baby it's cold outside.jpgThis sign hangs in our back hallway. I always like to keep it up a bit past Christmas as the winter continues, but yikes this week’s polar vortex was a doozy.  What was it – a 23 year record?  I think we Minnesotans should all get badges, or certificates, or some sort of award just for living here.

That isn’t our song for this week though. Our song is “You Raise Me Up,” made famous by Josh Groban. You get an inside peek at a more rough version than we had set out to produce.  Ups and downs and sideways brought us on a detour of a journey.

These weekly songs and emails have become an axis for us, centering our focus and helping us learn more about the people with whom we share our music. Even though perfection is intentionally not one of our goals, we do usually like to give something that is free of, well, counting aloud. But that is what you get here – more of a rehearsal run through. It was the scratch track that we listened to for recording the separate tracks to combine a la technology.  Oh technology.  The words of this song have grown into something intensely personal for us this week and the thought of scrapping it all was ridiculous.  The crazy thing is that the quality of the sound was better in this quick simple sit-down-and-sing recording than all of the fancy things we were trying to do to make it greater.

Technology wasn’t our only trouble.

A deep darkness enveloped me. The tears flowed and screams flew and everything looked impossible.

As time passed, as dust settled, and as teeny tiny slivers of the suggestion of an inkling of a possibility of the shadow of hope eeked their way toward me I began to breathe a little more.

I was down. I probably will be again some day.
I was weary. That’s inevitable.
I was troubled. There’s always something.
My heart was burdened. The weight is just too much to bear.

So I sat. Slept. Drove. Sat some more. Slept some more. Waiting. Waiting for it to pass, for the fog to lift.

This week Nathan met me.  My mom met me.  And in them, God sat with me.

As my breaths became deeper and my steps became surer, I was met again.  I’m not one to always tout the “no such thing as coincidence” line, but you have to admit that this morning could not have been a more perfect time for this particular podcast meditation that I selected.  We had already planned on releasing this song. We had endured the bumpy road of the recording snafus and personal wreckage. As I listened, on my yoga mat, I was stunned at the timeliness.

Here are some of the words that hit me most…

“Expect to be distracted by the earth.”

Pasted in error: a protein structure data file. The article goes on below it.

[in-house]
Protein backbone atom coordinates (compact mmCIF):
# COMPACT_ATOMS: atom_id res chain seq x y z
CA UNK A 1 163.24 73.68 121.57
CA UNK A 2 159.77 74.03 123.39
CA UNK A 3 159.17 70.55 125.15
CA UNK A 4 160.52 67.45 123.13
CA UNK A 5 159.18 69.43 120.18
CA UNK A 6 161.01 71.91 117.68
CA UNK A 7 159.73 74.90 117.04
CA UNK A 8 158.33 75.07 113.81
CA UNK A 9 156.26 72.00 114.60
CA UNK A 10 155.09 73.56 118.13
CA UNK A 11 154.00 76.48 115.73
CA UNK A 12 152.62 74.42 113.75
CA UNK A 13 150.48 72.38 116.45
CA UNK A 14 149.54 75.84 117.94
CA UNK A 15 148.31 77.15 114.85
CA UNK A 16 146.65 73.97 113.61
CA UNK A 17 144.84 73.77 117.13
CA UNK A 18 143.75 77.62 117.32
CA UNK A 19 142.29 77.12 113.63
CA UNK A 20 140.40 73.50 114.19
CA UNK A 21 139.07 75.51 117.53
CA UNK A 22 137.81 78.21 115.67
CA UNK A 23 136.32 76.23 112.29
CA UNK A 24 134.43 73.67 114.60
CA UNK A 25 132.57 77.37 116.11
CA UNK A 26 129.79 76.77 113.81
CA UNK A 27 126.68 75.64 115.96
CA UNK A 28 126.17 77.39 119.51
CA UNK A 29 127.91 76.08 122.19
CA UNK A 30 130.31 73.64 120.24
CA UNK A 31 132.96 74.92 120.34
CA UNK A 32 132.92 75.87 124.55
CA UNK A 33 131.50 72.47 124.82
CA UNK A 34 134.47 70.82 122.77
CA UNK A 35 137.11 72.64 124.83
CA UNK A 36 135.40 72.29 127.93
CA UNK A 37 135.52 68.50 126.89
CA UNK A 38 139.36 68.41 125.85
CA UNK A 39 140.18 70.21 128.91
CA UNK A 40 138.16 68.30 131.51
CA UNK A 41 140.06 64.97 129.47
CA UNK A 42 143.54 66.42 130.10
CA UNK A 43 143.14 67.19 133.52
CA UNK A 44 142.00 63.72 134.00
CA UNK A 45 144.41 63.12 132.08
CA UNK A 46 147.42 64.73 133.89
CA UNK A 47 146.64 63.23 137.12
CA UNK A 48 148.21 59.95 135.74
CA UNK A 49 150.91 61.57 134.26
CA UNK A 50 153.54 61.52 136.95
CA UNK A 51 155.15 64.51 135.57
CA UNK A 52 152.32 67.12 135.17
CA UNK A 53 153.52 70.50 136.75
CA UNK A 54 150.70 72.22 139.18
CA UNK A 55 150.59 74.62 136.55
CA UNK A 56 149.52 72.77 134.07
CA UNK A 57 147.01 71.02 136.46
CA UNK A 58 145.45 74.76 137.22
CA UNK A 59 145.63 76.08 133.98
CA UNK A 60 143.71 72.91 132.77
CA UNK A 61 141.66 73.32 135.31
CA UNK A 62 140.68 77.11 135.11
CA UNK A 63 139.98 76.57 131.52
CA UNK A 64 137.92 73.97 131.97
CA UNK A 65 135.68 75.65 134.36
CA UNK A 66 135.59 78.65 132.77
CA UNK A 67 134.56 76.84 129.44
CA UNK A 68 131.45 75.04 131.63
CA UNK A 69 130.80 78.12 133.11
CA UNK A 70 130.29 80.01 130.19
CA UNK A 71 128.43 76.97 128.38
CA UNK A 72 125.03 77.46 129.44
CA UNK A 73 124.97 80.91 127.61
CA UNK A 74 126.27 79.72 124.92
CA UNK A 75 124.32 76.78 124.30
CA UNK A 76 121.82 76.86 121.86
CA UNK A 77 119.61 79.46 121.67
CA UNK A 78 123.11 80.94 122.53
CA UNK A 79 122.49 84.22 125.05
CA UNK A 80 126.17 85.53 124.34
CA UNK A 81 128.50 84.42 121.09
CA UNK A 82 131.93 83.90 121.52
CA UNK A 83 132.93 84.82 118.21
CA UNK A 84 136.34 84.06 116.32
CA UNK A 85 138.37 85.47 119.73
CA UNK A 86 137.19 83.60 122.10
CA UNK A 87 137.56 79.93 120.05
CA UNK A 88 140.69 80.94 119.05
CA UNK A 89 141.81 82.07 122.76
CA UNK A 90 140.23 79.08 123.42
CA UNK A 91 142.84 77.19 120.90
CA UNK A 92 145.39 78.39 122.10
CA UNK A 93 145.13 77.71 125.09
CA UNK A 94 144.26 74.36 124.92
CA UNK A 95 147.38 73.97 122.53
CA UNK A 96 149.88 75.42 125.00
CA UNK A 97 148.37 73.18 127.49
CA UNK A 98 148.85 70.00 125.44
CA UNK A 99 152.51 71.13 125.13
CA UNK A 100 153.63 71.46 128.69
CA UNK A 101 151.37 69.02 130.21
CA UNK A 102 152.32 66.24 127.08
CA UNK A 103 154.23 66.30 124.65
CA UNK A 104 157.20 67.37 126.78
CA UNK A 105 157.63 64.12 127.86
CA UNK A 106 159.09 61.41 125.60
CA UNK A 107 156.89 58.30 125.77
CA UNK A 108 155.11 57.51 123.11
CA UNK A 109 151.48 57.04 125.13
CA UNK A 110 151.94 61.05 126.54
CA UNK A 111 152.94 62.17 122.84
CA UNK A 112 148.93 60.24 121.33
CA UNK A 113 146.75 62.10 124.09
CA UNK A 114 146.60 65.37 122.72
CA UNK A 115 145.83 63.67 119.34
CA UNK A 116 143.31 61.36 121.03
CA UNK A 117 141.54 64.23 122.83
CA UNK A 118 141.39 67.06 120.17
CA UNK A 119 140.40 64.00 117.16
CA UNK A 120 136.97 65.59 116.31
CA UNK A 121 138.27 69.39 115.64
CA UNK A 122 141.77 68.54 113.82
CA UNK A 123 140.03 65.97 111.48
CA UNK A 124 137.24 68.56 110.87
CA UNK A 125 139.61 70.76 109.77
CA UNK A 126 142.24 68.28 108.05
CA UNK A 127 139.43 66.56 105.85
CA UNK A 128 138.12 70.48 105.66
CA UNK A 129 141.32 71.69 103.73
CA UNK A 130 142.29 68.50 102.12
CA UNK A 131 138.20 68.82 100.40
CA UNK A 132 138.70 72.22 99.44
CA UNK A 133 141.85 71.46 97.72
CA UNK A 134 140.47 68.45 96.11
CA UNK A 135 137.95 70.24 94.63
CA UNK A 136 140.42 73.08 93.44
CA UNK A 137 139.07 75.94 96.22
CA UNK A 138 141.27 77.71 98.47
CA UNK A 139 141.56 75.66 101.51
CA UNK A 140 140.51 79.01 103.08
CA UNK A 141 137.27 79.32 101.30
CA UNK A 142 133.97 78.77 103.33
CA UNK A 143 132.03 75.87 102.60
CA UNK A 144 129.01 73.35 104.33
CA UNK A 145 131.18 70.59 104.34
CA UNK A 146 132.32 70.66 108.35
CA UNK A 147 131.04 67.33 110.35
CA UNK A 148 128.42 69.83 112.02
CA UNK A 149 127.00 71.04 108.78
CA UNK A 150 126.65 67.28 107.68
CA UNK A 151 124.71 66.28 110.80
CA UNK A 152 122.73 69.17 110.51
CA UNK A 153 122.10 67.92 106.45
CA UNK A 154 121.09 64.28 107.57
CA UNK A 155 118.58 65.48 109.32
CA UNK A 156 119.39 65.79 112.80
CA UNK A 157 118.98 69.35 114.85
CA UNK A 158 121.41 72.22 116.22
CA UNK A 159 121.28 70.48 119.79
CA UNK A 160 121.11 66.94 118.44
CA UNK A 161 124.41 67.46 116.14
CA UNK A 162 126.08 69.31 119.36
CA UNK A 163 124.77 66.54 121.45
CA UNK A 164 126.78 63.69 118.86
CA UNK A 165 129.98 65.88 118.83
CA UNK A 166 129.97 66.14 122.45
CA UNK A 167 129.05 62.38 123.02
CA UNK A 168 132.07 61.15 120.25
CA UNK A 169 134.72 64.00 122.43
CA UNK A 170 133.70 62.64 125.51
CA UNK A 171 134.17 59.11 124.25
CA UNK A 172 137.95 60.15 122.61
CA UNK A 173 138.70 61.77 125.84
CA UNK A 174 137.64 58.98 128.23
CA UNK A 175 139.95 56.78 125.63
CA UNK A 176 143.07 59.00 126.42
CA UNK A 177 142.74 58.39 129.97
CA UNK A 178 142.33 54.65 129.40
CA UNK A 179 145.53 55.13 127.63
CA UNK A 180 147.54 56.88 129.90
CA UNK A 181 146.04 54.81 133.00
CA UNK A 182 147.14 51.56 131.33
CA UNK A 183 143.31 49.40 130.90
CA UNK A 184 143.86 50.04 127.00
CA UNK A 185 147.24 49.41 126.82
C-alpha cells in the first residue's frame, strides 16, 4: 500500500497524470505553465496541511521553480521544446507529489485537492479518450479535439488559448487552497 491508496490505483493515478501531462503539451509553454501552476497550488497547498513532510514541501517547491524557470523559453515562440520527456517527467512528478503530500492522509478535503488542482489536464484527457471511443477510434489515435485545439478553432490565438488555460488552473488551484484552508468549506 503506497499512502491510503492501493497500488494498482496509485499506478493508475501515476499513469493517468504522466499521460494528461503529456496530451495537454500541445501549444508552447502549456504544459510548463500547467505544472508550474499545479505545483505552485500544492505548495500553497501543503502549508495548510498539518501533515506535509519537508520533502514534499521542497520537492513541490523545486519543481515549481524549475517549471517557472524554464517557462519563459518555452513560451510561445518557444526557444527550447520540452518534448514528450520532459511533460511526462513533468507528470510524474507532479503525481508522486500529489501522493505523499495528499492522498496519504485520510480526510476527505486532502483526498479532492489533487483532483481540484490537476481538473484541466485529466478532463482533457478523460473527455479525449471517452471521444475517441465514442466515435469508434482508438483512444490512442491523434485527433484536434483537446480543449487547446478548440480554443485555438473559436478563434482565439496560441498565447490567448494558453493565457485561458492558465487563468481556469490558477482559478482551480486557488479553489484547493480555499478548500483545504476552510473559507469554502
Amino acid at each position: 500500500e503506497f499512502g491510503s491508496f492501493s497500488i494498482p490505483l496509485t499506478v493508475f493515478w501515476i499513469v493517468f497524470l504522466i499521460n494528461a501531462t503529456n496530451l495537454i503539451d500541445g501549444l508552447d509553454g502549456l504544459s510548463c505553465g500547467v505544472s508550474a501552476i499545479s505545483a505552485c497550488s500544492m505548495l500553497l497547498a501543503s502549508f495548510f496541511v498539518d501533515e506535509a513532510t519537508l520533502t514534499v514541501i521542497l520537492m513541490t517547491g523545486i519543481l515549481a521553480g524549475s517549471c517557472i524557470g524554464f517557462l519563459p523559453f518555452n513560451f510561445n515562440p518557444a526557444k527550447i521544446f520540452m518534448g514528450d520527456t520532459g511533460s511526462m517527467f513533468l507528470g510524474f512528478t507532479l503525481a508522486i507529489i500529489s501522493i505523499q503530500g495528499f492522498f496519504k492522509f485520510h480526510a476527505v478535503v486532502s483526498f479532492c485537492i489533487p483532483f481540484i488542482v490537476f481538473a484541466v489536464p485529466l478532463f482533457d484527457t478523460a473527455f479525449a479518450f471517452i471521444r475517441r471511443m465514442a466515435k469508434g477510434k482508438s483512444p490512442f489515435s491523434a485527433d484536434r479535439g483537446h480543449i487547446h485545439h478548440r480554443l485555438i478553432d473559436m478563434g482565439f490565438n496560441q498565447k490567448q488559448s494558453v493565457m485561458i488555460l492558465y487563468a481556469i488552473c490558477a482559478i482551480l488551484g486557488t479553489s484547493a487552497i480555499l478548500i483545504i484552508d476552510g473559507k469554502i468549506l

“Set your minds on things above, not on earthly things.”
“God might use you to help someone else lift their eyes from earthly noise and chaos to heavenly peace.  How can you help someone else experience what is above?”
“Lord God, help me choose what is above.”
You have been raised up with Christ, so keep seeking the things above.” (Col 3:2)

I want so badly to manage myself well. I want to be productive.  I want to be positive.  I want to be hopeful.  And I want to not fight my war with depression on a regular basis.

Sometimes my mountain is about the size of a step stool, but compared to the hole I just crawled out of I practically scaled Everest. Sometimes my stormy seas are about the depth of a full sink of dishes, but I might as well have surfed a tidal wave.  Sometimes the shoulders I stand on are themselves shaking with sobs.

And in our quaking togetherness we become more than we can ever be on our own.

If this song touches you at all, would you be so kind as to share it with someone who may need a lift? Would you, through this, sit with them and wait?

“You Raise Me Up” (Words and Music by Brendan Graham and Rolf Lovland)

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When I am down, and oh, my soul’s so weary

When troubles come and my heart burdened be

Then I am still and wait here in the silence

Until you come and sit a while with me.

You raise me up so I can stand on mountains.

You raise me up to walk on stormy seas.

I am strong when I am on your shoulders.

You raise me up to more than I can be.

A couple other songs of ours that you may like:

Better Than I (From Joseph King of Dreams)

The Curse (From Rigoletto)


Coming soon! – Consider joining our flock of patrons! 

click here to play song on SoundCloud
“If With All Your Hearts” from the oratorio Elijah by Felix Mendelssohn

For a moment, I want to say, “Thank You.” You, our audience member, our listener, our reader, are why we do this. Thank you for being on the other side of that screen and for giving thought to the chance that music matters.
We really like you.

This aria comes at a point in the Old Testament narrative where the people were in utter despondency because of the drought that God had brought on the land.  Mendelssohn chose to smoosh together with a dash of creative license, two other biblical texts for this aria’s lyric; Joel 2:12 and Job 23:3.